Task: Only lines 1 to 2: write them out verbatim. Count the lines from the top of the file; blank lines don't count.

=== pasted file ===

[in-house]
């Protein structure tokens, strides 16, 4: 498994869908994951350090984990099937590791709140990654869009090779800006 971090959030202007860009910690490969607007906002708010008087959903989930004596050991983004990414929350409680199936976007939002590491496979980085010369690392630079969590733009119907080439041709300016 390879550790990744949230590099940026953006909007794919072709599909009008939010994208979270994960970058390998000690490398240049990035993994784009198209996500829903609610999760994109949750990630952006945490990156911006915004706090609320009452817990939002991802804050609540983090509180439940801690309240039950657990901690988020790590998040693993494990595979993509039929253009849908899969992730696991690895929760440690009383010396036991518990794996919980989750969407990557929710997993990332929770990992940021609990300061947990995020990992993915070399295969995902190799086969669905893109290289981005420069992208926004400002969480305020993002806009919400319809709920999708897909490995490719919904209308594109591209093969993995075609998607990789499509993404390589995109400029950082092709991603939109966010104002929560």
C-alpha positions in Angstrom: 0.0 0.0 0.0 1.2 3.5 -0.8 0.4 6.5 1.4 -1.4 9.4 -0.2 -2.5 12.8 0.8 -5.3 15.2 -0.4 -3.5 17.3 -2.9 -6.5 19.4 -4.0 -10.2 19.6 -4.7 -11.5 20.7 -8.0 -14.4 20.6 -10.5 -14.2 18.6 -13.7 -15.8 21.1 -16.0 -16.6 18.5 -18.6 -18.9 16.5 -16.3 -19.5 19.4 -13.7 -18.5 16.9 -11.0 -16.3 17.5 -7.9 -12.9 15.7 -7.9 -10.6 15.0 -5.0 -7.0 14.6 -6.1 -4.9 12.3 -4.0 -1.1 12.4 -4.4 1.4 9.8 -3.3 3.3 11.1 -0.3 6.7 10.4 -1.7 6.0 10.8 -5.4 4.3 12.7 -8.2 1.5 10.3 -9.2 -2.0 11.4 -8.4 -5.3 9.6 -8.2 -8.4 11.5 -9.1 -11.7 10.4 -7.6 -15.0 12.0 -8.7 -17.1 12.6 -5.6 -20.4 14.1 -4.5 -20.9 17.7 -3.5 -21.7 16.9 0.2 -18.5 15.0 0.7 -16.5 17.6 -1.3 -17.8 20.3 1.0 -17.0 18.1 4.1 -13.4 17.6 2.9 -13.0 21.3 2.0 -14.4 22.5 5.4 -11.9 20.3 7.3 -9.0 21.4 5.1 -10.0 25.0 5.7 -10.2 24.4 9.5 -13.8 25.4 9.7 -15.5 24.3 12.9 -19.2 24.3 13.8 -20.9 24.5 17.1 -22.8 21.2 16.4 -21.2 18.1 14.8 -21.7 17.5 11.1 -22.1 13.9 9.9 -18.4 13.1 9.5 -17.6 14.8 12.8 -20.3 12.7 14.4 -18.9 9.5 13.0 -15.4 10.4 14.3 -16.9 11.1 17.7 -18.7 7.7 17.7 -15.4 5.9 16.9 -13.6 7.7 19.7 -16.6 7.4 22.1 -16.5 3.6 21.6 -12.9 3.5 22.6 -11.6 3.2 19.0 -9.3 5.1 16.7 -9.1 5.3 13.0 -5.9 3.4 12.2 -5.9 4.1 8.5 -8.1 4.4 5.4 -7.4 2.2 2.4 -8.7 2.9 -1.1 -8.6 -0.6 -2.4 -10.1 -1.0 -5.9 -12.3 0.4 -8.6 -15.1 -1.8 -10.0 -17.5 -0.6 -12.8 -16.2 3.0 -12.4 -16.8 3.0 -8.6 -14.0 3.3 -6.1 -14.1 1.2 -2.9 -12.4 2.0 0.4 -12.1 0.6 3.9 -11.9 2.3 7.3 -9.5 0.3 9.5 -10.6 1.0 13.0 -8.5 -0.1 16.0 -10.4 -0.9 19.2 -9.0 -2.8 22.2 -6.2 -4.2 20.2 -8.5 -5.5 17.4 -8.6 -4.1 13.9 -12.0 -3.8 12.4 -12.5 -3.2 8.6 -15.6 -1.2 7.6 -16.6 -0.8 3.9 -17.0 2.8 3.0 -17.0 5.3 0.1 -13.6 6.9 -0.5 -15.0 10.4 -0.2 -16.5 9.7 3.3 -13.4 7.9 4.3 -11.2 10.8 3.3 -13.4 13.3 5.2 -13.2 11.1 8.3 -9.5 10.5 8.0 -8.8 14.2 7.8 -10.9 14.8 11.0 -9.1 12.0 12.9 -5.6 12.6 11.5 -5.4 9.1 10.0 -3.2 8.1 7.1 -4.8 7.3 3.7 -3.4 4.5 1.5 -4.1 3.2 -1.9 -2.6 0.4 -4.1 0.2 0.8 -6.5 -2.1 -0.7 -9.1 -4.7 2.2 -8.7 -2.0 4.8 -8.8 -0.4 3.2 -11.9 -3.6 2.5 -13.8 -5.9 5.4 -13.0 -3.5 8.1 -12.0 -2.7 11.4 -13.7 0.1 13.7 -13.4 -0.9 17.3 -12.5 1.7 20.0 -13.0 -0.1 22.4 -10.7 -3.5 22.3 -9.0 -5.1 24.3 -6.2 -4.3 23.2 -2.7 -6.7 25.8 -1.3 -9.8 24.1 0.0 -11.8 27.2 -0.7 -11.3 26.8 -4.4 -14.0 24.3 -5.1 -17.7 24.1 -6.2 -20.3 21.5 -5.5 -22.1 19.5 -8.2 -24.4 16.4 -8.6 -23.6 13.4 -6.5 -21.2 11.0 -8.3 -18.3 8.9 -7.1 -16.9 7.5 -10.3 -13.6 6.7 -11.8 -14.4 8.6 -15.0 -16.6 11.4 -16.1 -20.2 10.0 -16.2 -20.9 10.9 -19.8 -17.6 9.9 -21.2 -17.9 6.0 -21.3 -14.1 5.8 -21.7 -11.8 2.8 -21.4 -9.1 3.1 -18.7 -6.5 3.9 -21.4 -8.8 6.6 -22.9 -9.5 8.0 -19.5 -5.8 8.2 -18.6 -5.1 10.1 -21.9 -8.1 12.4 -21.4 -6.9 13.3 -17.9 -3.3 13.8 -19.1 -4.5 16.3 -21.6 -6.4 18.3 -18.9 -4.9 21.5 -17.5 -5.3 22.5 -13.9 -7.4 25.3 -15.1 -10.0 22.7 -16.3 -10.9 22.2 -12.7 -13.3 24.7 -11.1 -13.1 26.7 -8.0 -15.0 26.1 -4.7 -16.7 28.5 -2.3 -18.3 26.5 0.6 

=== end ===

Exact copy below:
[in-house]
């Protein structure tokens, strides 16, 4: 498994869908994951350090984990099937590791709140990654869009090779800006 971090959030202007860009910690490969607007906002708010008087959903989930004596050991983004990414929350409680199936976007939002590491496979980085010369690392630079969590733009119907080439041709300016 390879550790990744949230590099940026953006909007794919072709599909009008939010994208979270994960970058390998000690490398240049990035993994784009198209996500829903609610999760994109949750990630952006945490990156911006915004706090609320009452817990939002991802804050609540983090509180439940801690309240039950657990901690988020790590998040693993494990595979993509039929253009849908899969992730696991690895929760440690009383010396036991518990794996919980989750969407990557929710997993990332929770990992940021609990300061947990995020990992993915070399295969995902190799086969669905893109290289981005420069992208926004400002969480305020993002806009919400319809709920999708897909490995490719919904209308594109591209093969993995075609998607990789499509993404390589995109400029950082092709991603939109966010104002929560």